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Abstract Title:

The acute effects of grape polyphenols supplementation on endothelial function in adults: meta-analyses of controlled trials.

Abstract Source:

PLoS One. 2013 ;8(7):e69818. Epub 2013 Jul 24. PMID: 23894543

Abstract Author(s):

Shao-Hua Li, Hong-Bo Tian, Hong-Jin Zhao, Liang-Hua Chen, Lian-Qun Cui

Article Affiliation:

Shao-Hua Li


BACKGROUND: The acute effects of grape polyphenols on endothelial function in adults are inconsistent. Here, we performed meta-analyses to determine these acute effects as measured by flow-mediated dilation (FMD).

METHODS: Trials were searched in PubMed, Embase and the Cochrane Library database. Summary estimates of weighted mean differences (WMDs) and 95% CIs were obtained by using random-effects models. Meta-regression and subgroup analyses were performed to identify the source of heterogeneity. The protocol details of our meta-analysis have been submitted to the PROSPERO register and our registration number is CRD42013004157.

RESULTS: Nine studies were included in the present meta-analyses. The results showed that the FMD level was significantly increased in the initial 120 min after intake of grape polyphenols as compared with controls. Meta-regression and subgroup analyses were performed and showed that a health status was the main effect modifier of the significant heterogeneity. Subgroups indicated that intake of grape polyphenols could significantly increase FMD in healthy subjects, and the increased FMD appeared to be more obviously in subjects with high cardiovascular risk factors. Moreover, the peak effect of grape polyphenols on FMD in healthy subjects was found 30 min after ingestion, which was different from the effect in subjects with high cardiovascular risk factors, in whom the peak effect was found 60 min after ingestion.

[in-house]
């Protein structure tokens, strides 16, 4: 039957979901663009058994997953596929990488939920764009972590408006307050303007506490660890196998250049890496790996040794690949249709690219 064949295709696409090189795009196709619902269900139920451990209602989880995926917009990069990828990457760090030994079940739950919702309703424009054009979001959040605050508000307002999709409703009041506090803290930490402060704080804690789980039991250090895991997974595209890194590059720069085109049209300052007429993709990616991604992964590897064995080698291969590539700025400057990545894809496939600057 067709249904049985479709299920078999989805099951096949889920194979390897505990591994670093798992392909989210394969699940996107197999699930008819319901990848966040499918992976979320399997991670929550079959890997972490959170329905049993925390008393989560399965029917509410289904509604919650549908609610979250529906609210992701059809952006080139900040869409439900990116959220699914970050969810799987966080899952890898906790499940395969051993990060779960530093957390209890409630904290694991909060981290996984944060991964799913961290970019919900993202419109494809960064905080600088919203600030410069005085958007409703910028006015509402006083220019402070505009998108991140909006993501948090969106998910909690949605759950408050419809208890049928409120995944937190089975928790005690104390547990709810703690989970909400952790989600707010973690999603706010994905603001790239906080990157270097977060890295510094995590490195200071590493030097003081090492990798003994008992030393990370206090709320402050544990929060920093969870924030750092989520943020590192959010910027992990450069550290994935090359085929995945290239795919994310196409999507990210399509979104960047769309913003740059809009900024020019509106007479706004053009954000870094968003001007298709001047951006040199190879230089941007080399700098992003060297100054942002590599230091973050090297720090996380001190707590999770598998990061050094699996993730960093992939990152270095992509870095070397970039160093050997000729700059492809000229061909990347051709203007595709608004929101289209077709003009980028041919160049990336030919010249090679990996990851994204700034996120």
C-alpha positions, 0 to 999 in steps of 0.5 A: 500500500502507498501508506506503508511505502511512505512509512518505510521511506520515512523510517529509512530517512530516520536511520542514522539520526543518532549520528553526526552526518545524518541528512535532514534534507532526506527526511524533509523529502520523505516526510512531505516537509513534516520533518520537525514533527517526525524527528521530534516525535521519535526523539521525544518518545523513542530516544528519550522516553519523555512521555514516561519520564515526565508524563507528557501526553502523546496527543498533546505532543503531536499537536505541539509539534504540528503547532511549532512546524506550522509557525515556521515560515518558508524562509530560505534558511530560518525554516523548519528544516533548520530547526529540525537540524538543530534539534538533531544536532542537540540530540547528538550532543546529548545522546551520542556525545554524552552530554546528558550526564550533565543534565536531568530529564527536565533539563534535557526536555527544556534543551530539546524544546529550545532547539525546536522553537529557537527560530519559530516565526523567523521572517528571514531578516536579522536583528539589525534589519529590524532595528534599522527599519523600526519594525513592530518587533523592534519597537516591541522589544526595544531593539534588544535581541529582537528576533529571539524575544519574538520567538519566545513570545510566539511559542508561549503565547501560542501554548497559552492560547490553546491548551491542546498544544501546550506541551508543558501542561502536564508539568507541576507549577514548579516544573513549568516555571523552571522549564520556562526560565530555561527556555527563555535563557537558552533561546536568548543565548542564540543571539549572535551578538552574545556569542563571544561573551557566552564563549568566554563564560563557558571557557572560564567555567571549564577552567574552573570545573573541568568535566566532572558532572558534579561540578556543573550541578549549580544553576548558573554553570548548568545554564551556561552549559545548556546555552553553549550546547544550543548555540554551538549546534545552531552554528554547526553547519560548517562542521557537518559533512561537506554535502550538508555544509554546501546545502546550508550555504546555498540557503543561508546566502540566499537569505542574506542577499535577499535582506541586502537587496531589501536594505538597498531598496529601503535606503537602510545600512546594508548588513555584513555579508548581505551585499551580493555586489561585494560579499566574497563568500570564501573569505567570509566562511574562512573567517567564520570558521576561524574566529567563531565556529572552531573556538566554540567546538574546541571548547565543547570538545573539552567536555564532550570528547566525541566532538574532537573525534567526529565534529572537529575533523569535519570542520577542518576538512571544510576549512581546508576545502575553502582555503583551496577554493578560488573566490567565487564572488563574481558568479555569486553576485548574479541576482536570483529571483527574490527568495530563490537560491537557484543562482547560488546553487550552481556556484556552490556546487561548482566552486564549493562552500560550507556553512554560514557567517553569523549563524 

CONCLUSIONS: Endothelial function can be significantly improved in healthy adults in the initial 2 h after intake of grape polyphenols. The acute effect of grape polyphenols on endothelial function may be more significant but the peak effect is delayed in subjects with a smoking history or coronary heart disease as compared with the healthy subjects.

Study Type : Meta Analysis

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